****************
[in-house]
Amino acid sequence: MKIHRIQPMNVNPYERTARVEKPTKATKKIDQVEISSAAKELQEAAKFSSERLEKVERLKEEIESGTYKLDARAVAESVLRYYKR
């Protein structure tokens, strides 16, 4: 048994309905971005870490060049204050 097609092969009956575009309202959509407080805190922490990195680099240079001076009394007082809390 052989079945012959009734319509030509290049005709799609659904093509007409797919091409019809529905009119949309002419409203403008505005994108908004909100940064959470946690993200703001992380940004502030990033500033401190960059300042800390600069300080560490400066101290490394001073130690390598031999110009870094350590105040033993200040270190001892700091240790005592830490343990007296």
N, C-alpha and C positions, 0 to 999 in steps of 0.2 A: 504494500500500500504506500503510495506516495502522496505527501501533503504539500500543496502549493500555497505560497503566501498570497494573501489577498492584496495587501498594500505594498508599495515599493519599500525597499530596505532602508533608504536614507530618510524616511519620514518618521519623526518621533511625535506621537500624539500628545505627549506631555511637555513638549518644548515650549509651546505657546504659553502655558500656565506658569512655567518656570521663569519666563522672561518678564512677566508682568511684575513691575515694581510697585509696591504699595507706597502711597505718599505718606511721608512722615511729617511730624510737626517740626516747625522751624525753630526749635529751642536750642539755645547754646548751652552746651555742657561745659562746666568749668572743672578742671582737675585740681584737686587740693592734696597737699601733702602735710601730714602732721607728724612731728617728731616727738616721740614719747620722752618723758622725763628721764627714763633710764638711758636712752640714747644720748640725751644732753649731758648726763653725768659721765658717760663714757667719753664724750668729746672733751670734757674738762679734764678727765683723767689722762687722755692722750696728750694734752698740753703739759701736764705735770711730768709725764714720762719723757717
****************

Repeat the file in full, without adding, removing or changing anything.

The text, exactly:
[in-house]
Amino acid sequence: MKIHRIQPMNVNPYERTARVEKPTKATKKIDQVEISSAAKELQEAAKFSSERLEKVERLKEEIESGTYKLDARAVAESVLRYYKR
């Protein structure tokens, strides 16, 4: 048994309905971005870490060049204050 097609092969009956575009309202959509407080805190922490990195680099240079001076009394007082809390 052989079945012959009734319509030509290049005709799609659904093509007409797919091409019809529905009119949309002419409203403008505005994108908004909100940064959470946690993200703001992380940004502030990033500033401190960059300042800390600069300080560490400066101290490394001073130690390598031999110009870094350590105040033993200040270190001892700091240790005592830490343990007296």
N, C-alpha and C positions, 0 to 999 in steps of 0.2 A: 504494500500500500504506500503510495506516495502522496505527501501533503504539500500543496502549493500555497505560497503566501498570497494573501489577498492584496495587501498594500505594498508599495515599493519599500525597499530596505532602508533608504536614507530618510524616511519620514518618521519623526518621533511625535506621537500624539500628545505627549506631555511637555513638549518644548515650549509651546505657546504659553502655558500656565506658569512655567518656570521663569519666563522672561518678564512677566508682568511684575513691575515694581510697585509696591504699595507706597502711597505718599505718606511721608512722615511729617511730624510737626517740626516747625522751624525753630526749635529751642536750642539755645547754646548751652552746651555742657561745659562746666568749668572743672578742671582737675585740681584737686587740693592734696597737699601733702602735710601730714602732721607728724612731728617728731616727738616721740614719747620722752618723758622725763628721764627714763633710764638711758636712752640714747644720748640725751644732753649731758648726763653725768659721765658717760663714757667719753664724750668729746672733751670734757674738762679734764678727765683723767689722762687722755692722750696728750694734752698740753703739759701736764705735770711730768709725764714720762719723757717